I started my career in the late 1980’s at a huge manufacturing business. The CEO of the company was a management visionary. He challenged the finance team to pay all vendor invoices, supporting facilities all over the United States, from one office located in Florida. Consider, at the time, there was no email. We operated with seven column pads, telephones, fax machines and multiple, unconsolidated, batch processed, COBOL general ledgers. It sounded not just impossible but absolutely crazy.
Success took a while, but we did it. From a process perspective, it really wasn’t that hard. It was the people part, the change management, that slowed us down. And, no surprise, the very same people challenges prevent organizations from successfully adopting shared services today. The available technology and outsourcing options make shared services realistic for most teams. But the people . . .
1. Know what you want to achieve before you start – have quantifiable goals. Even though your estimates might require a lot of assumptions, give yourself the freedom to imagine what might be possible, even if it sounds crazy. Put pen to paper and develop a hypothesis for efficiency and effectiveness gains. This might result in stretch goals, but it will keep you honest when the going gets tough.
2. Get executive level support. Without the highest levels of the organization championing a new way of operating, creating shared services will be a struggle. The road to success is a bumpy one. Leadership that is 100% committed will keep the team focused on the long-term results.
3. Use data to create a single version of the truth. My subjective assessment of a process that I control is rosy. When someone else takes over, I’m convinced that my awesome team performed better. But when shared data clearly shows that more invoices are paid on time and at a lower cost, my reaction to change is more rational.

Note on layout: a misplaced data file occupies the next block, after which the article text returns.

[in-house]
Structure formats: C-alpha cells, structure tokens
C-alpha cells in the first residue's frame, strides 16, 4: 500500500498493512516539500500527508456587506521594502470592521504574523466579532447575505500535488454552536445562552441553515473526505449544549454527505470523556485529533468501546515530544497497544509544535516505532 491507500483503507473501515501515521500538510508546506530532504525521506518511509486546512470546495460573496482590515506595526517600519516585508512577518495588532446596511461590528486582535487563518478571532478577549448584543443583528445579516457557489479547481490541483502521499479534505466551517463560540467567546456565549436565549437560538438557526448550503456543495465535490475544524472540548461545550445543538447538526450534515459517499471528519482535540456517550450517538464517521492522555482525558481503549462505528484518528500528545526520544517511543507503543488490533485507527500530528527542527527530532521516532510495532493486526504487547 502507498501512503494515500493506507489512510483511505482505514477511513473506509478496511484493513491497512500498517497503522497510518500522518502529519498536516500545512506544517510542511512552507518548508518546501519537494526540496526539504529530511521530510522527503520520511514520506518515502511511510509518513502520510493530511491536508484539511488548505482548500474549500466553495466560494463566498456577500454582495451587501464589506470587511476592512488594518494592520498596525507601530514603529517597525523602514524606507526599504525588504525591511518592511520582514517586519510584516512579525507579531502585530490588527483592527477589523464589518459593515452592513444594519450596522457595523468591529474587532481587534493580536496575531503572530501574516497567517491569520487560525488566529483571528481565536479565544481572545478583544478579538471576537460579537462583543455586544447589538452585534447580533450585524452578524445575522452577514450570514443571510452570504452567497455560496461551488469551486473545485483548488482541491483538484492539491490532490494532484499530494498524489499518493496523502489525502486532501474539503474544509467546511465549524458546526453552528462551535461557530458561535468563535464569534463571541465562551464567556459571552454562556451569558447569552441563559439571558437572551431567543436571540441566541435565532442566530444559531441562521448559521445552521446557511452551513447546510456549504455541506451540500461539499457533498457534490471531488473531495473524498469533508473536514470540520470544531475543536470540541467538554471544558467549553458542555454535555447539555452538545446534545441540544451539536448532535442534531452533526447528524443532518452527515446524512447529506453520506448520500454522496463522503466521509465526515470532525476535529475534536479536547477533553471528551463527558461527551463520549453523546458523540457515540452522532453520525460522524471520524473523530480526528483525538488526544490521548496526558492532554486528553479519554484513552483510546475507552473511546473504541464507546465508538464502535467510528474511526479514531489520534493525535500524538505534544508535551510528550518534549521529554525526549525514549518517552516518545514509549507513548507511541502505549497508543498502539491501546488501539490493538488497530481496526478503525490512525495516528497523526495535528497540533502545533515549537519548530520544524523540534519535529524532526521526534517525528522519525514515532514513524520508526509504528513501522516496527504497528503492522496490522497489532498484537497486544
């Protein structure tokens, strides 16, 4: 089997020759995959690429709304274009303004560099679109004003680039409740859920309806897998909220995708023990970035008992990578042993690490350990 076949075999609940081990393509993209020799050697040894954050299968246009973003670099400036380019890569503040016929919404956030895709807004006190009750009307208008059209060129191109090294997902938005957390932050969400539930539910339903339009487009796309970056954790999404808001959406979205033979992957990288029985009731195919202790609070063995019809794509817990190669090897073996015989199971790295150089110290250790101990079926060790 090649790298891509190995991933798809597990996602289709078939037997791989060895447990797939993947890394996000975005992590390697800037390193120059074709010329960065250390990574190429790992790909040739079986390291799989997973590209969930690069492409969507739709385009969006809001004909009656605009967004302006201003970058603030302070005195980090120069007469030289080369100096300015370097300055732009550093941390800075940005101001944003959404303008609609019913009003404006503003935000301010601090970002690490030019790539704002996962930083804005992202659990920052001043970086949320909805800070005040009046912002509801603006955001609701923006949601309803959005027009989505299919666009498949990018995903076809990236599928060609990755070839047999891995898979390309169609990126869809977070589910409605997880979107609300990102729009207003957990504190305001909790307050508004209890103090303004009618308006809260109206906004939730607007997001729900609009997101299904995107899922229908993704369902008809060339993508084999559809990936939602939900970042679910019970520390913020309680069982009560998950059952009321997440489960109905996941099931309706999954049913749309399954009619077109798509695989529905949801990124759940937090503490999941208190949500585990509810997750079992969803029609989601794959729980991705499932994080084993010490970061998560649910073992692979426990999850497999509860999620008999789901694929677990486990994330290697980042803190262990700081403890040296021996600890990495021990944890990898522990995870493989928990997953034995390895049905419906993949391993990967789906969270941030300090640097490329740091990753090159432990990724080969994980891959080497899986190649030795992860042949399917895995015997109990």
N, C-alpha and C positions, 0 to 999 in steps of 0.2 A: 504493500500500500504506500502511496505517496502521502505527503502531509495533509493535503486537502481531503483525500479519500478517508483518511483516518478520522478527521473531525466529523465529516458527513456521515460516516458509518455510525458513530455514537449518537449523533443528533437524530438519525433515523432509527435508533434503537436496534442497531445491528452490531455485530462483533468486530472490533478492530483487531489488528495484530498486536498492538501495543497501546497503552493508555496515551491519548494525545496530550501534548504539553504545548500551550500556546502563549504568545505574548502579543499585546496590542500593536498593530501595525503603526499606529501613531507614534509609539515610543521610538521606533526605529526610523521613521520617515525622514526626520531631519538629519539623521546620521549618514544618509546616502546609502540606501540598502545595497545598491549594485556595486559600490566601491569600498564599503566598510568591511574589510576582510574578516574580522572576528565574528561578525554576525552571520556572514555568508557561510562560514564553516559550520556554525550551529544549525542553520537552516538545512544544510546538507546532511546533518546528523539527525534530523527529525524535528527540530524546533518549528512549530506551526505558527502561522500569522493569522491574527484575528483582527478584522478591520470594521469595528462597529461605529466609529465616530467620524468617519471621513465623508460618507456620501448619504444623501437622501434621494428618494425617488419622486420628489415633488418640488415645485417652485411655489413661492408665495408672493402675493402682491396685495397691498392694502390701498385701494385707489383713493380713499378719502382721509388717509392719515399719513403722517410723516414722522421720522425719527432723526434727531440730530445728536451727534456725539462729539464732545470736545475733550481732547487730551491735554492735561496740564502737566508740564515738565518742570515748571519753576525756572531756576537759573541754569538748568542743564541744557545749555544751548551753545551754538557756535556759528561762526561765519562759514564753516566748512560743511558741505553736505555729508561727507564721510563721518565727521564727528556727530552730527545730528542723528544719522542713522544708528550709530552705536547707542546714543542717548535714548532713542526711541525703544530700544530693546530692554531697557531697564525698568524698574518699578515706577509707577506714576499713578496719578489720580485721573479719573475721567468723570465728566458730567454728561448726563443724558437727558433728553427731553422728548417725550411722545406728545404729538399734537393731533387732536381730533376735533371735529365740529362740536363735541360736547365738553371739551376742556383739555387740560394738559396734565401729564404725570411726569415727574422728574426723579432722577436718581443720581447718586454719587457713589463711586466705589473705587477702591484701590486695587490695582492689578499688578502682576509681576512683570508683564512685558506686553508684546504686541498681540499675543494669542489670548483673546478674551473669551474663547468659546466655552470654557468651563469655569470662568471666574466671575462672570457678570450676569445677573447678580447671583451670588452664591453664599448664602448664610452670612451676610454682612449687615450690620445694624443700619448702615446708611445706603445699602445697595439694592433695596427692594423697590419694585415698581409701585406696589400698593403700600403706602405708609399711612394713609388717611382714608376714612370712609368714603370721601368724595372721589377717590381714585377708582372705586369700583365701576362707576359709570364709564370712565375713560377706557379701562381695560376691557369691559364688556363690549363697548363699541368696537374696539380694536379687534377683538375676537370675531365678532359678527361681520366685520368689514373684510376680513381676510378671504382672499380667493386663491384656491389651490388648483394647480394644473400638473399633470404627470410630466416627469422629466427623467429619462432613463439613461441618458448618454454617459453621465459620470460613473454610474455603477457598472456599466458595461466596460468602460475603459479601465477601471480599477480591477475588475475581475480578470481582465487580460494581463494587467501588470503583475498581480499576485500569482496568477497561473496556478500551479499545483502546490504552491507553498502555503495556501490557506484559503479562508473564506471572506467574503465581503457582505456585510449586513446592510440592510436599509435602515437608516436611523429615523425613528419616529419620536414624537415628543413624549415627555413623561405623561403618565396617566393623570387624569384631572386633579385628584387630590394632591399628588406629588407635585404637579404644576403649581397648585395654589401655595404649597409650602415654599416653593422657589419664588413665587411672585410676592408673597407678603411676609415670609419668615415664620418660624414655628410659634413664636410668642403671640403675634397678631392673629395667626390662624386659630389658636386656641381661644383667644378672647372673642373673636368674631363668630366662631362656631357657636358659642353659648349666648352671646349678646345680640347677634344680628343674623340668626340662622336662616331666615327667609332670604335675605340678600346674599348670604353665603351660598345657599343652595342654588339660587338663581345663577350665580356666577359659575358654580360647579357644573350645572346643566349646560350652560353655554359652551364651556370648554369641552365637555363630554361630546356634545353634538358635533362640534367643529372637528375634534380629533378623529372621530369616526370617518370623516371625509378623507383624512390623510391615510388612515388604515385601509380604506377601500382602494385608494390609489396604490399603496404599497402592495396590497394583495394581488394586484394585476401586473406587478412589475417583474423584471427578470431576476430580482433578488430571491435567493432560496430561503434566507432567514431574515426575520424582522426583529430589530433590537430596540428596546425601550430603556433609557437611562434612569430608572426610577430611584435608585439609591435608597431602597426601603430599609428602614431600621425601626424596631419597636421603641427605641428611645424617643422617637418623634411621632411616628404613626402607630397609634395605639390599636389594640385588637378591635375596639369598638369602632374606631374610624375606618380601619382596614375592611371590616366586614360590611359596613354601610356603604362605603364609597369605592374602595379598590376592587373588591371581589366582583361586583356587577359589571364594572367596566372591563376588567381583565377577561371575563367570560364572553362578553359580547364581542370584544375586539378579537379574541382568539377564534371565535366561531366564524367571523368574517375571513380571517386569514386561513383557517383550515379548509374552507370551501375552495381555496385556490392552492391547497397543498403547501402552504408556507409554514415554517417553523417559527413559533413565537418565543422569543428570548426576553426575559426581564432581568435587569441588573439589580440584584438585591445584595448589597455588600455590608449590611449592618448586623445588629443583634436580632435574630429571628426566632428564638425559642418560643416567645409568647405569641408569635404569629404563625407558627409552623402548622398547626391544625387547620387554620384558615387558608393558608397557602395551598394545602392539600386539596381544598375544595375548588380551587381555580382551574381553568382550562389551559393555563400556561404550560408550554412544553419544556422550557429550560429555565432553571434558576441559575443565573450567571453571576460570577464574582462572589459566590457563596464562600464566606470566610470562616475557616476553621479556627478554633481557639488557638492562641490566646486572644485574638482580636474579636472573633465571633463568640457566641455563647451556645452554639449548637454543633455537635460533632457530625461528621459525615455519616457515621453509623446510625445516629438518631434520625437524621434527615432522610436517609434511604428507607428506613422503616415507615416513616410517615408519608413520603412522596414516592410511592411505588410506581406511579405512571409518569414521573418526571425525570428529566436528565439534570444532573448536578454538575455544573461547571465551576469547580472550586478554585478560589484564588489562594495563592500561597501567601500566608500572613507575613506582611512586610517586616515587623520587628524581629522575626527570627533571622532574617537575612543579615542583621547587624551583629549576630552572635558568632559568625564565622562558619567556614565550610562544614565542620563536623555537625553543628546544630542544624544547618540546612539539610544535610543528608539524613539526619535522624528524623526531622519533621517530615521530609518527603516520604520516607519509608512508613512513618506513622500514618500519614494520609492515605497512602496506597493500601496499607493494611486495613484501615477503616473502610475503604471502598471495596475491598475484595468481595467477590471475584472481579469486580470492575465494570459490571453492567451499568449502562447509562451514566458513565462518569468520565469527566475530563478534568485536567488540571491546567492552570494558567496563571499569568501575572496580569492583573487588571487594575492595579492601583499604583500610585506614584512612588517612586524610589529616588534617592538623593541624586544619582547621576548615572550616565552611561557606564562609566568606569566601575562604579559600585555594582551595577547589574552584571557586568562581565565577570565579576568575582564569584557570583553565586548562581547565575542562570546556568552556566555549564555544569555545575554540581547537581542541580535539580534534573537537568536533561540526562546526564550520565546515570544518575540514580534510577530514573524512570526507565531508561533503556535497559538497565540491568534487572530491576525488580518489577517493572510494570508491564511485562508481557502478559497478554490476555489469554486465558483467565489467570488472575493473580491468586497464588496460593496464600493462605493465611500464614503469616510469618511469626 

4. And speaking of change management. Just because the data shows that the shared service is performing well doesn’t make it feel any better. No one likes to lose control of a process that is important to their success. Structured change management helps people get through the transitional stress.
5. Invest in trust. When the person in another state, who is processing my invoices, is someone I’ve met face to face, it is easier to let them take ownership. Establishing trust is the purpose of team building. When I know that my colleague, whom I now rely on, is also a graduate of Miami of Ohio, picking up the phone to work through an inevitable problem with them, is much easier.
In short, you will notice, there is not one technical or operational suggestion on this list of success factors. Putting the processes and technology in place to support shared services is simple execution. People are the hard part. Not only can the people slow you down, but they can also derail the entire initiative. Success hinges on a team's ability to shift their mindset and behaviors. Put your focus on the impacted people - ensure they feel heard and try to make the change feel good. Engaged people, from top to bottom, are the key to success.